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All of the above infomation is true. I've owned my now for 3 months now. I live in southern calif and ride the highway all the time. I try to stay in the carpool lanes when I can. As far as slow speeds go I can get the burgman down to about 3 to 5 mph without having to put my feet down. It easy after you get used to it. You'll love the ride :lol:
 

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jennrobin said:
...it's the slow speed maneuvering in parking lots, etc. that concerns me the most. My husband keeps telling me that I must remember to plan ahead when entering a parking lot because I could end up parked on an incline that could make it very difficult to back out of when leaving....
In the beginning it's a good idea to "Power Walk" the Burgman (or any bike) during low speed manuevering by putting your feet down for balance and using the engine for forward impetus. But I think once you're used to it you'll find the 650, with its low center of gravity, to be more nimble than you'd at first think it could be.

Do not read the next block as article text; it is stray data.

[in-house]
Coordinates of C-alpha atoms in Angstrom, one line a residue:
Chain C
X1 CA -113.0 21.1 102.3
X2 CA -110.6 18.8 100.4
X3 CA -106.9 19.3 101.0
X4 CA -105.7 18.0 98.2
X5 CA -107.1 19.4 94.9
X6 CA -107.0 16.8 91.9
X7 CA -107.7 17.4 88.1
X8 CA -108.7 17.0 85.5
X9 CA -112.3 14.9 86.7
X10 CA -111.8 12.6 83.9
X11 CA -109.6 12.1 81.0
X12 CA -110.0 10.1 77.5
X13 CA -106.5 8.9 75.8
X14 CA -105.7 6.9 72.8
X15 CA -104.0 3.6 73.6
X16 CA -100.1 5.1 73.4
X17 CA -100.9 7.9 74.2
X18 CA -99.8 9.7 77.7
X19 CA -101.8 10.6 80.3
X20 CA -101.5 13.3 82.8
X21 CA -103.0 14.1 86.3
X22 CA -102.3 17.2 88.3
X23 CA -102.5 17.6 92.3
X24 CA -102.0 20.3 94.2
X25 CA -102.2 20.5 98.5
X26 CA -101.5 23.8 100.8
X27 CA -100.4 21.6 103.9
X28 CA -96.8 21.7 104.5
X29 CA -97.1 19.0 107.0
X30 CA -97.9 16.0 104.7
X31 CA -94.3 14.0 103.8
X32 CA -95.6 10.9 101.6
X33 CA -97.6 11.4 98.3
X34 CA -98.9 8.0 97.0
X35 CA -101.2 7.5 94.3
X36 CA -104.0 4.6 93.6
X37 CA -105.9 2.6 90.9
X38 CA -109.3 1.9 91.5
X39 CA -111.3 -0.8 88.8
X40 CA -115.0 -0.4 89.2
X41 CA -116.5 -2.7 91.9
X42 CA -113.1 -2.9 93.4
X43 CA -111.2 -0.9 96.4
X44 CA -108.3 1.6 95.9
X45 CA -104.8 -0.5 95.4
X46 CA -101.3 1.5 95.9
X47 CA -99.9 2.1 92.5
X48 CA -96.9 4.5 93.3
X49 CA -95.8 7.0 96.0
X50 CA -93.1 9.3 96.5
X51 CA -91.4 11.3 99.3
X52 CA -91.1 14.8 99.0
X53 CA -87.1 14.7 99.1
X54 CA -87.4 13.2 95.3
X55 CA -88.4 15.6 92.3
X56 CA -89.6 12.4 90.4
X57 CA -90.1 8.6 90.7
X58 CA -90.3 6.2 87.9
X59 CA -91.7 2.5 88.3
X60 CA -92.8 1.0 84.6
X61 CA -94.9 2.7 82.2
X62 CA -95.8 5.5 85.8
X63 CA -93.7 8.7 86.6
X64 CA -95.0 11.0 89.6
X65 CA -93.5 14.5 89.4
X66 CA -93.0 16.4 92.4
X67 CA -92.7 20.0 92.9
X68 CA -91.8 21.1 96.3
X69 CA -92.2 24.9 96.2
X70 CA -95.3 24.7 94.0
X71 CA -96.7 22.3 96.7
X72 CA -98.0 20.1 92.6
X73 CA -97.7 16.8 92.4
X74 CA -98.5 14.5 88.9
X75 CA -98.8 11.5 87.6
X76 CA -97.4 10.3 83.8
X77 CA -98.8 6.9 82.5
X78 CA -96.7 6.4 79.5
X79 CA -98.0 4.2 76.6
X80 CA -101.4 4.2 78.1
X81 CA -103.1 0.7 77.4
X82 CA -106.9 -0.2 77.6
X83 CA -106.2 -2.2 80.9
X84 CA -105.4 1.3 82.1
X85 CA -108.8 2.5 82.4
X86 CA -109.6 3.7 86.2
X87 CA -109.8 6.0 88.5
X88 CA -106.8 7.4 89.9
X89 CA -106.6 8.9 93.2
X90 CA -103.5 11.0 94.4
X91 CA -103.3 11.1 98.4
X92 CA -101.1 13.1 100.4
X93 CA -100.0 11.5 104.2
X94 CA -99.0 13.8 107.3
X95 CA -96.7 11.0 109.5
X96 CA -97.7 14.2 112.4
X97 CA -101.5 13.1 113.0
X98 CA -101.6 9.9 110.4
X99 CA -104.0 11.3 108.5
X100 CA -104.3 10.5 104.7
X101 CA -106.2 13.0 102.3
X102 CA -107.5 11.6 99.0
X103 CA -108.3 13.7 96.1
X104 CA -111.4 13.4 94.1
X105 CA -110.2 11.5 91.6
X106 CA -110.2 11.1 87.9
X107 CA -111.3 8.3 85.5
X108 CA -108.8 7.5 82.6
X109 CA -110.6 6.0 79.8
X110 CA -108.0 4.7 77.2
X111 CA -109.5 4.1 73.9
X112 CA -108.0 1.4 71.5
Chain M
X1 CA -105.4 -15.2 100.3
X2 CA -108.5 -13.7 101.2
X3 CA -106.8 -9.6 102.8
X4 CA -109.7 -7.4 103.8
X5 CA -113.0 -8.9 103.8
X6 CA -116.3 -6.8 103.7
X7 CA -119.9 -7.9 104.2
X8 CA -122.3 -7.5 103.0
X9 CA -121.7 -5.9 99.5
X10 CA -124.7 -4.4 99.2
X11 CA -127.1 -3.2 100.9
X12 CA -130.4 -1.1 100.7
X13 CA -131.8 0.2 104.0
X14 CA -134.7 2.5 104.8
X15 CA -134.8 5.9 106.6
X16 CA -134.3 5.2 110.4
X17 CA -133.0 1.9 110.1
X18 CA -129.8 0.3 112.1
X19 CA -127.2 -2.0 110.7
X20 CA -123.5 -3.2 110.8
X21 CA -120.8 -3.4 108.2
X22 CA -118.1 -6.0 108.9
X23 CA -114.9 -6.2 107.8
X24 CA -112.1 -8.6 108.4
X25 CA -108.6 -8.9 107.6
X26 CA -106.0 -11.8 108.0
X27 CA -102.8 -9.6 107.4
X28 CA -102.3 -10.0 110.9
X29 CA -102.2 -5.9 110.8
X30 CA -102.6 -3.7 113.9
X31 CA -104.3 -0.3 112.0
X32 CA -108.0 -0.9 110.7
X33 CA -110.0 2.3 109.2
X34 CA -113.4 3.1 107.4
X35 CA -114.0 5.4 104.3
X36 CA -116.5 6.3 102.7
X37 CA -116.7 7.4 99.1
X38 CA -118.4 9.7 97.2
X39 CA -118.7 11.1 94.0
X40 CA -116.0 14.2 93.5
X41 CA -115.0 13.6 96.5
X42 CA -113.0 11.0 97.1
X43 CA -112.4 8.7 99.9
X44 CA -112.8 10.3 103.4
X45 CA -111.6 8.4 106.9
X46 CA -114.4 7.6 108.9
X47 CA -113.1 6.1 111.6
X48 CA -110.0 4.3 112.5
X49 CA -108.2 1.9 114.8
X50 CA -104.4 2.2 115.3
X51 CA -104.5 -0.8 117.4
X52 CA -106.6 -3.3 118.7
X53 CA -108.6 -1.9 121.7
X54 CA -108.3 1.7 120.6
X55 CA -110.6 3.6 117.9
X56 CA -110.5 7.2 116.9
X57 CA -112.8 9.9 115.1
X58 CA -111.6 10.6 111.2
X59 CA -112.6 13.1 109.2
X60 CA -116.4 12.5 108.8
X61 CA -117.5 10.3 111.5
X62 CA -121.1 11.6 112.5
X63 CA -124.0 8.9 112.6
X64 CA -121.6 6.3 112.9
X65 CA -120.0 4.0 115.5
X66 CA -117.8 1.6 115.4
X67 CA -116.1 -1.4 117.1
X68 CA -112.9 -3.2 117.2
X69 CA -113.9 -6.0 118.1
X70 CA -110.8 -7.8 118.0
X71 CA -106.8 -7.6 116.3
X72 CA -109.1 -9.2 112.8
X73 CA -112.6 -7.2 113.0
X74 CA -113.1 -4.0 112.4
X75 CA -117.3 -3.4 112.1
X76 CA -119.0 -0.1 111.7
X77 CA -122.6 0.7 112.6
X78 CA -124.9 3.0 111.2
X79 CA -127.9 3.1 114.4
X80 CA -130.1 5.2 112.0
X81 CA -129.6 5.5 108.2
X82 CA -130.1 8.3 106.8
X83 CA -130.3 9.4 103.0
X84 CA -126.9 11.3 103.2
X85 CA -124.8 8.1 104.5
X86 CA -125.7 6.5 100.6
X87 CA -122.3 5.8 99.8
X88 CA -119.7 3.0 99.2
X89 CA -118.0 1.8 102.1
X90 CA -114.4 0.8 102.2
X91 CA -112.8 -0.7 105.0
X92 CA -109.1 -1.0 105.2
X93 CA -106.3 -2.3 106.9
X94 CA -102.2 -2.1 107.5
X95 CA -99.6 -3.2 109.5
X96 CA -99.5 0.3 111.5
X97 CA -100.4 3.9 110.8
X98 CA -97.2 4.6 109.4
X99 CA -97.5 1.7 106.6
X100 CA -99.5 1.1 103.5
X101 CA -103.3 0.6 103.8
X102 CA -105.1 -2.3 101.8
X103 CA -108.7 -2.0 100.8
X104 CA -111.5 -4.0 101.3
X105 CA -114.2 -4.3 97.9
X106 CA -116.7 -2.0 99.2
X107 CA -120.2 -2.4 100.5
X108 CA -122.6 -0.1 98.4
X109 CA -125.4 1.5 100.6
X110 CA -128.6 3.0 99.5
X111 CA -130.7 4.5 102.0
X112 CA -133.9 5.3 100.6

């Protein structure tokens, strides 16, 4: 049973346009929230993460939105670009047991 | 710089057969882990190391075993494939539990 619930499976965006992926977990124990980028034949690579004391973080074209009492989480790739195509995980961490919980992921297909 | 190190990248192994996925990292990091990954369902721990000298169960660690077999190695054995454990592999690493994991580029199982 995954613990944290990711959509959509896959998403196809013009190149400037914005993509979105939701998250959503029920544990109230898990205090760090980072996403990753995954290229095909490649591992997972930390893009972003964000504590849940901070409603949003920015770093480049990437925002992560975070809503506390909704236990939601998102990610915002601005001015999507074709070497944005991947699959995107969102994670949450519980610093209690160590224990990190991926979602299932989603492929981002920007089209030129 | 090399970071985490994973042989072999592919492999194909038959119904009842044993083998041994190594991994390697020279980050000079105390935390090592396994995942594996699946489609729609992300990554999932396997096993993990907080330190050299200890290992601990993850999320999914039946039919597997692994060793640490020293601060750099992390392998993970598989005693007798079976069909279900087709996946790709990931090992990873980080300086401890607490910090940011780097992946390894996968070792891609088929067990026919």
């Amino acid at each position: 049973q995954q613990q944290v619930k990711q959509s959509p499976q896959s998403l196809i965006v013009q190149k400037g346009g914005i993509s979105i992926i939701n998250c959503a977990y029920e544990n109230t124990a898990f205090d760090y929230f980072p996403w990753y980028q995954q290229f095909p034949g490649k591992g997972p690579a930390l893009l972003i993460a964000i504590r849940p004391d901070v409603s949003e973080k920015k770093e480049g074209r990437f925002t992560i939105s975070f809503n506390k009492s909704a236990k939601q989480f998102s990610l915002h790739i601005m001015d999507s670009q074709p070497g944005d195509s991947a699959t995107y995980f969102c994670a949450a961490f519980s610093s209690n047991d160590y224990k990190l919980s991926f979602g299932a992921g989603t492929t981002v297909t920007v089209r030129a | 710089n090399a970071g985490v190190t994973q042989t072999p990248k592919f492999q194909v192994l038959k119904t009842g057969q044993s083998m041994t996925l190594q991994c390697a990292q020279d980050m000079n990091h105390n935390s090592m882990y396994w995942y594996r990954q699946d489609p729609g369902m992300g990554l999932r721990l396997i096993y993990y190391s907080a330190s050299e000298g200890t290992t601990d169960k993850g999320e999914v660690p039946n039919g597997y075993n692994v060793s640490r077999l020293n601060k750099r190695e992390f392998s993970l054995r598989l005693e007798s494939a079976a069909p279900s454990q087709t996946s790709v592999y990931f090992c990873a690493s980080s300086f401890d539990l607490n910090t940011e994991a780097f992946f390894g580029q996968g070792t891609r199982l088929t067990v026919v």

I agree about planning ahead when parking. A fully fueled 650 weighs in at around 607 pounds, and can be a bear to back up an incline. One thing your husband probably doesn't know is that the 650 is easier to back with the engine off; since there's no clutch, the engine puts a little forward pressure on the rear wheel even at idle -- especially if it's cold and idling higher than when it's warm. I didn't believe this at first, so I tested it by backing up with the engine on and then thumbing the kill switch: wow, a noticable difference.

Even with the "engine off relief" though; if there's any question, I'll back into a parking stall that's on a down grade. Gravity will pull me in, with brakes for control, and the engine will get me out -- no sweating required.

BTW, the seat height on the 650 is 29.5" with the stock seat. If you can tip-toe your husband's bike, then with thick soled riding boots you should be fine on the Burgman.